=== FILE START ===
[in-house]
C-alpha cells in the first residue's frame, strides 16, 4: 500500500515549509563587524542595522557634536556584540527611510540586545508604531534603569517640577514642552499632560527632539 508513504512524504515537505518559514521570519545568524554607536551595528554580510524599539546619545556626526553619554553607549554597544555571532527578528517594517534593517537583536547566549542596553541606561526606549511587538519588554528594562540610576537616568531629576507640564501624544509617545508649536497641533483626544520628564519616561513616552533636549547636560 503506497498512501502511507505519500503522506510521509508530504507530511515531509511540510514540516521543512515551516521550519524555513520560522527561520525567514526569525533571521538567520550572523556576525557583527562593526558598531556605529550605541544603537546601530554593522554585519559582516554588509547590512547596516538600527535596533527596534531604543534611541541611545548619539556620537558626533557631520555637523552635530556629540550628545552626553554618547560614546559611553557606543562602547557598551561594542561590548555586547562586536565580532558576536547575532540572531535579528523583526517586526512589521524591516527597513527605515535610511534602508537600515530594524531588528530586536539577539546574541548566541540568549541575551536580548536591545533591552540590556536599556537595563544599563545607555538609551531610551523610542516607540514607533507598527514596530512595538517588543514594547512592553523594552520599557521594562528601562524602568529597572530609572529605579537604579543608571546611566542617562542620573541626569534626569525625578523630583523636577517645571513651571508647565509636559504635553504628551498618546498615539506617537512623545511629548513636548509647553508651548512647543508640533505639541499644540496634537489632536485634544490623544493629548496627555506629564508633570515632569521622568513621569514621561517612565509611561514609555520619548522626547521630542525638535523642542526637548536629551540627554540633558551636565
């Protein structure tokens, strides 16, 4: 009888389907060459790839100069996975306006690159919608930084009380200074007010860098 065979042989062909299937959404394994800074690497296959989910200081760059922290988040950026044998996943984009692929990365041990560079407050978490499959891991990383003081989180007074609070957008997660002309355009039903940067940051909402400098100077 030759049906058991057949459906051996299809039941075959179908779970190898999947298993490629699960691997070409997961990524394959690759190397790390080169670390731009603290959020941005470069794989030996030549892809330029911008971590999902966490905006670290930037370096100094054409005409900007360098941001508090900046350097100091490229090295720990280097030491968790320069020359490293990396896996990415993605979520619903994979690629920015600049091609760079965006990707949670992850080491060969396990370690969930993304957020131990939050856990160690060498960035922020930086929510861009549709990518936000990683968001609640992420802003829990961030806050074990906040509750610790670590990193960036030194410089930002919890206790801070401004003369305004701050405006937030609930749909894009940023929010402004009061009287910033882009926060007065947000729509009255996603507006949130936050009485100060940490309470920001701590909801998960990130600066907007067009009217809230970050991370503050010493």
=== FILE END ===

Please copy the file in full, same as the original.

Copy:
[in-house]
C-alpha cells in the first residue's frame, strides 16, 4: 500500500515549509563587524542595522557634536556584540527611510540586545508604531534603569517640577514642552499632560527632539 508513504512524504515537505518559514521570519545568524554607536551595528554580510524599539546619545556626526553619554553607549554597544555571532527578528517594517534593517537583536547566549542596553541606561526606549511587538519588554528594562540610576537616568531629576507640564501624544509617545508649536497641533483626544520628564519616561513616552533636549547636560 503506497498512501502511507505519500503522506510521509508530504507530511515531509511540510514540516521543512515551516521550519524555513520560522527561520525567514526569525533571521538567520550572523556576525557583527562593526558598531556605529550605541544603537546601530554593522554585519559582516554588509547590512547596516538600527535596533527596534531604543534611541541611545548619539556620537558626533557631520555637523552635530556629540550628545552626553554618547560614546559611553557606543562602547557598551561594542561590548555586547562586536565580532558576536547575532540572531535579528523583526517586526512589521524591516527597513527605515535610511534602508537600515530594524531588528530586536539577539546574541548566541540568549541575551536580548536591545533591552540590556536599556537595563544599563545607555538609551531610551523610542516607540514607533507598527514596530512595538517588543514594547512592553523594552520599557521594562528601562524602568529597572530609572529605579537604579543608571546611566542617562542620573541626569534626569525625578523630583523636577517645571513651571508647565509636559504635553504628551498618546498615539506617537512623545511629548513636548509647553508651548512647543508640533505639541499644540496634537489632536485634544490623544493629548496627555506629564508633570515632569521622568513621569514621561517612565509611561514609555520619548522626547521630542525638535523642542526637548536629551540627554540633558551636565
């Protein structure tokens, strides 16, 4: 009888389907060459790839100069996975306006690159919608930084009380200074007010860098 065979042989062909299937959404394994800074690497296959989910200081760059922290988040950026044998996943984009692929990365041990560079407050978490499959891991990383003081989180007074609070957008997660002309355009039903940067940051909402400098100077 030759049906058991057949459906051996299809039941075959179908779970190898999947298993490629699960691997070409997961990524394959690759190397790390080169670390731009603290959020941005470069794989030996030549892809330029911008971590999902966490905006670290930037370096100094054409005409900007360098941001508090900046350097100091490229090295720990280097030491968790320069020359490293990396896996990415993605979520619903994979690629920015600049091609760079965006990707949670992850080491060969396990370690969930993304957020131990939050856990160690060498960035922020930086929510861009549709990518936000990683968001609640992420802003829990961030806050074990906040509750610790670590990193960036030194410089930002919890206790801070401004003369305004701050405006937030609930749909894009940023929010402004009061009287910033882009926060007065947000729509009255996603507006949130936050009485100060940490309470920001701590909801998960990130600066907007067009009217809230970050991370503050010493």